The date is January 2014, almost 4 years after the proposal and almost 3 years after our wedding. I had just delivered our second baby Ella. She was 4 months old at this time. So many marriages have experienced strain when a new baby comes. It’s a bundle of joy yes, that also brings sleep deprivation, eruptive disruption of life as you had known it and for the loud ones, chronic fatigue. Patrick and I were not spared of all these ourselves.
Because of the high dependency on the people in the house, a new baby can put your marriage on edge as everyone tries to find their footing. Patrick, Abiah and I had lived peacefully together, everyone minding their business until Ella came (along). Do not underestimate the work a newborn baby is!
I admire one of our family friends who, when their first baby whom I am the godmother arrived, they sleep-trained him from a few months old, he would sleep the whole night and they could make noise in the house and do whatever they wanted. What I would not have given up to get such a child? Ella “refused” to sleep in her baby cot and would nurse the whole night. She wanted to be held and rocked all the time and when she slept and we made a single slight noise, she would get right up again and we had to start the process all over.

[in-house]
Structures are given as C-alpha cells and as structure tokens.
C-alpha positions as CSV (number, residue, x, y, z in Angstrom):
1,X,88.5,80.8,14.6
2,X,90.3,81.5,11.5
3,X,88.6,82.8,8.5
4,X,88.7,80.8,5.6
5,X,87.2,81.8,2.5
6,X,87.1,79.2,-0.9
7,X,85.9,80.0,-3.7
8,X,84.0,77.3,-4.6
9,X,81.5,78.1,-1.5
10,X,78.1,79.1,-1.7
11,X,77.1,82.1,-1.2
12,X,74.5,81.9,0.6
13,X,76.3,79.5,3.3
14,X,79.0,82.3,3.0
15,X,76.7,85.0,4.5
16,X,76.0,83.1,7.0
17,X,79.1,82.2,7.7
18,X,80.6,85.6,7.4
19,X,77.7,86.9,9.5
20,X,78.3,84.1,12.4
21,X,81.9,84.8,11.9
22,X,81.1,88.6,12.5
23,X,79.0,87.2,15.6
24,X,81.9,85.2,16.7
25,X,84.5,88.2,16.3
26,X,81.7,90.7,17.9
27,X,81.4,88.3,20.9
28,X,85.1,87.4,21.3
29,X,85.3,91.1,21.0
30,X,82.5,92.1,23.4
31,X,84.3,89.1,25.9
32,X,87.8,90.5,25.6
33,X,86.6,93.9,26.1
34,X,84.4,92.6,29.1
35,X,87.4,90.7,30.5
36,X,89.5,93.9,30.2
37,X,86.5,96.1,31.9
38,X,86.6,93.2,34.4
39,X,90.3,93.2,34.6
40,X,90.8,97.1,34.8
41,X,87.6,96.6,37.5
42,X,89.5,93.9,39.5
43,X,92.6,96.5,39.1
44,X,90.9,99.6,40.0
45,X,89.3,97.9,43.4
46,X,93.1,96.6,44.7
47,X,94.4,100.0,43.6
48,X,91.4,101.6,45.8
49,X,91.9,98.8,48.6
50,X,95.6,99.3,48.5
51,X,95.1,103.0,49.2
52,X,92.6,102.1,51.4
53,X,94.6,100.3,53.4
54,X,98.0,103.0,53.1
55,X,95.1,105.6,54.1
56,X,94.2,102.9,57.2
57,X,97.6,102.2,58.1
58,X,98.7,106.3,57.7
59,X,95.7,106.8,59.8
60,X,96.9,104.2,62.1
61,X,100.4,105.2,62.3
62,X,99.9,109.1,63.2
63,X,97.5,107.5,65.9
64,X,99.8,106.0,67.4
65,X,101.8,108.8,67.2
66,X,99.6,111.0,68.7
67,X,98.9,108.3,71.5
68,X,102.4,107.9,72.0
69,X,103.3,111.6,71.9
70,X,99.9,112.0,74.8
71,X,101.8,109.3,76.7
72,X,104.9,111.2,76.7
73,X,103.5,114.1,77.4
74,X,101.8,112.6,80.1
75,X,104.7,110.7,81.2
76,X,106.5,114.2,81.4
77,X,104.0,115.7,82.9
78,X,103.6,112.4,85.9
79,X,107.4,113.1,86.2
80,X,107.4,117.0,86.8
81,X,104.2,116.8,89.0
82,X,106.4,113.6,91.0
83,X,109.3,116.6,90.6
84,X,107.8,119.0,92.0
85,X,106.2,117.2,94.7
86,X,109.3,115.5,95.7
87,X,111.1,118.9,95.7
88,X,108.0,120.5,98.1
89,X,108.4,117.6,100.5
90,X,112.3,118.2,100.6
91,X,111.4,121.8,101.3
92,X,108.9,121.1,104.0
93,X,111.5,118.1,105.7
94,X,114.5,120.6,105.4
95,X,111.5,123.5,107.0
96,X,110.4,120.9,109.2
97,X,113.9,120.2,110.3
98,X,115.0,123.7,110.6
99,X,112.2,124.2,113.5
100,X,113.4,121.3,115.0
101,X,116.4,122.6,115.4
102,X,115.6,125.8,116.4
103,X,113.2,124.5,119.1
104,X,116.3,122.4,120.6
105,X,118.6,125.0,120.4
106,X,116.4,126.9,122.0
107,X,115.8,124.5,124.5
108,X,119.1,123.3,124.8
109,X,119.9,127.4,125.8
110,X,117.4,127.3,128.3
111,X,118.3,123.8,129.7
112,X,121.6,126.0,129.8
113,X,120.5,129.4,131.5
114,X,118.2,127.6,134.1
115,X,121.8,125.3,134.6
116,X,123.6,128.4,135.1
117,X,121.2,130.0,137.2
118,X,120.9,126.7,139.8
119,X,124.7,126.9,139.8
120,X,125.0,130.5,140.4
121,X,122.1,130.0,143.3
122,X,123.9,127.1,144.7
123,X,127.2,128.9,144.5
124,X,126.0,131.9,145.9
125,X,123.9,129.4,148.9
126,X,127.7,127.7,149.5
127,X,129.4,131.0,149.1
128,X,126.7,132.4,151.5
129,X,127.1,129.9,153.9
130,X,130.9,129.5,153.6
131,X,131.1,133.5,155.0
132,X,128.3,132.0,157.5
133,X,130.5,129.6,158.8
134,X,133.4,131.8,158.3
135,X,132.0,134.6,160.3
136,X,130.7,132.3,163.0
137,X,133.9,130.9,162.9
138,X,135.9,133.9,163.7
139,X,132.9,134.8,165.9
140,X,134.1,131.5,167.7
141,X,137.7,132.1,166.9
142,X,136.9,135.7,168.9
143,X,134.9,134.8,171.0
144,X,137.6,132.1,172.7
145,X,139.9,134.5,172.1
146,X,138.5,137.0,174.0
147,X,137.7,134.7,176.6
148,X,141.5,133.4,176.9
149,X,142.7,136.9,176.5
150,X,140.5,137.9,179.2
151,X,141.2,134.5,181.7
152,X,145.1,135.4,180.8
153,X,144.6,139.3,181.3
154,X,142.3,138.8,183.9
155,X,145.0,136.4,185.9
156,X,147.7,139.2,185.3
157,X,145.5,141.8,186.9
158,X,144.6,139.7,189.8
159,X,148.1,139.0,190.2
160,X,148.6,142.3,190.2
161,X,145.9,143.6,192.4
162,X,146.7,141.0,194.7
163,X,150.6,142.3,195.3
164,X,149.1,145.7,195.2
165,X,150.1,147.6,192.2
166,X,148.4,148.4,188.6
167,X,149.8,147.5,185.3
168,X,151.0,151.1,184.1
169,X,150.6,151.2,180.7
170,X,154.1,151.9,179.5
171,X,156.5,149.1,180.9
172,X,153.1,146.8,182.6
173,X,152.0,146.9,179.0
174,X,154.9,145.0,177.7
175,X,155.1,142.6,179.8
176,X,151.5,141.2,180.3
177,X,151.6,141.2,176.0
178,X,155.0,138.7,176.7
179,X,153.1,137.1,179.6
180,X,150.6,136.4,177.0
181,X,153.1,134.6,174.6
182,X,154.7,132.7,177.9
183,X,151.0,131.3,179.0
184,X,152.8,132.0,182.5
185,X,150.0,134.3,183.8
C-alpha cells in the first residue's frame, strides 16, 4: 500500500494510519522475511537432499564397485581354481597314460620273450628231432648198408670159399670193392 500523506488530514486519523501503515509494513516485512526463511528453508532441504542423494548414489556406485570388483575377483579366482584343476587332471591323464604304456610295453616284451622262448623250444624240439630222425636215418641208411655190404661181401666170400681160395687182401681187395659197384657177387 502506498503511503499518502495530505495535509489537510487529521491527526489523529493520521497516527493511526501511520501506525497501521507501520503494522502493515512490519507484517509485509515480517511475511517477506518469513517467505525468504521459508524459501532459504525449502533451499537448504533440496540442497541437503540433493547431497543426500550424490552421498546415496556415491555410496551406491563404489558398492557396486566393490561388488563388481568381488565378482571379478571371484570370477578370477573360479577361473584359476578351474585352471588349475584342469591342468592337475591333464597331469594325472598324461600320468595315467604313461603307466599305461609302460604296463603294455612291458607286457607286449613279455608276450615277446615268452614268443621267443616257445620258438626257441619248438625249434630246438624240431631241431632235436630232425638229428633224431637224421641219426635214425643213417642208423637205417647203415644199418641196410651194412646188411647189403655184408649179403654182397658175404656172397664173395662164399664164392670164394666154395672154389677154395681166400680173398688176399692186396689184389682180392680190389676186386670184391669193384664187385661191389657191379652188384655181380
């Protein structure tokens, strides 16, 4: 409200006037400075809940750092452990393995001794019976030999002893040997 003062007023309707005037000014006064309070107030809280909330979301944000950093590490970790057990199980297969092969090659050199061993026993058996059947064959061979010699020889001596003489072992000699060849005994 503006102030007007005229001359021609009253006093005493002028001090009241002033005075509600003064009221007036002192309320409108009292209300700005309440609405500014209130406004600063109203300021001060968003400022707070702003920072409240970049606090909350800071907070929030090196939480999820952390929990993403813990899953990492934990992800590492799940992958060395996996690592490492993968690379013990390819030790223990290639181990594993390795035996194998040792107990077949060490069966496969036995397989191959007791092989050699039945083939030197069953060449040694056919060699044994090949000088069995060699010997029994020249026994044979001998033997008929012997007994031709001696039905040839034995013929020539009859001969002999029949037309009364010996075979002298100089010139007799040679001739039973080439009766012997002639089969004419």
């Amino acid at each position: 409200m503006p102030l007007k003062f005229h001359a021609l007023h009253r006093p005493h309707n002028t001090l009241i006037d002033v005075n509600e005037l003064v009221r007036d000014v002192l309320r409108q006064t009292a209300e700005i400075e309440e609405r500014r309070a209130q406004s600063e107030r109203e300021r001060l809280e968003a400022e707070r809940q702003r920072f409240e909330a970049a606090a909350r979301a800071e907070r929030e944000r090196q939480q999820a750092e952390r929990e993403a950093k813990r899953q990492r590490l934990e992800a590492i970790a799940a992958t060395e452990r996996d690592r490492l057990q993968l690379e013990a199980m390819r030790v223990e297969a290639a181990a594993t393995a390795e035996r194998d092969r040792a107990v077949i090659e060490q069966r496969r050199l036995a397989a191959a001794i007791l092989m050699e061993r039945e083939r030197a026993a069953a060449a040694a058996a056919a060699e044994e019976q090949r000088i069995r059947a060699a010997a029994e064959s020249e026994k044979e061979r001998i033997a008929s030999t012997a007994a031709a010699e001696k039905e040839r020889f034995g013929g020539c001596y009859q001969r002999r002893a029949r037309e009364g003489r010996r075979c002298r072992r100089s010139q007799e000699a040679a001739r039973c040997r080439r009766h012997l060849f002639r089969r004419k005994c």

So, we started to whisper and tip toe in our house. Some friends visited and told us that we should make so much noise so she can get used to. But if you have been up rocking the baby for hours with no end, and they finally sleep, if someone dares make noise you feel very upset.
So, we started to find ways to manage our situation. We were so much on edge with each other and a small spark in conversation could set the house on fire. In this disruption, often times, couples can stop recognizing and appreciating the small or big things that their spouses do. We figured it was important to make it our family culture to say please and thank you even for the things that are our rights. So, my husband Patrick Omukhango went to work at Christian Literature Communications – CLC Kenya as I stayed home caring for our newborn and homeschooling our first daughter Adnah McKenna. At the end of the month, he gets some allowance to care for our family. That is his responsibility, right? Yes. But even so, I would let him know that the kids and I were very grateful for his contribution – the provision.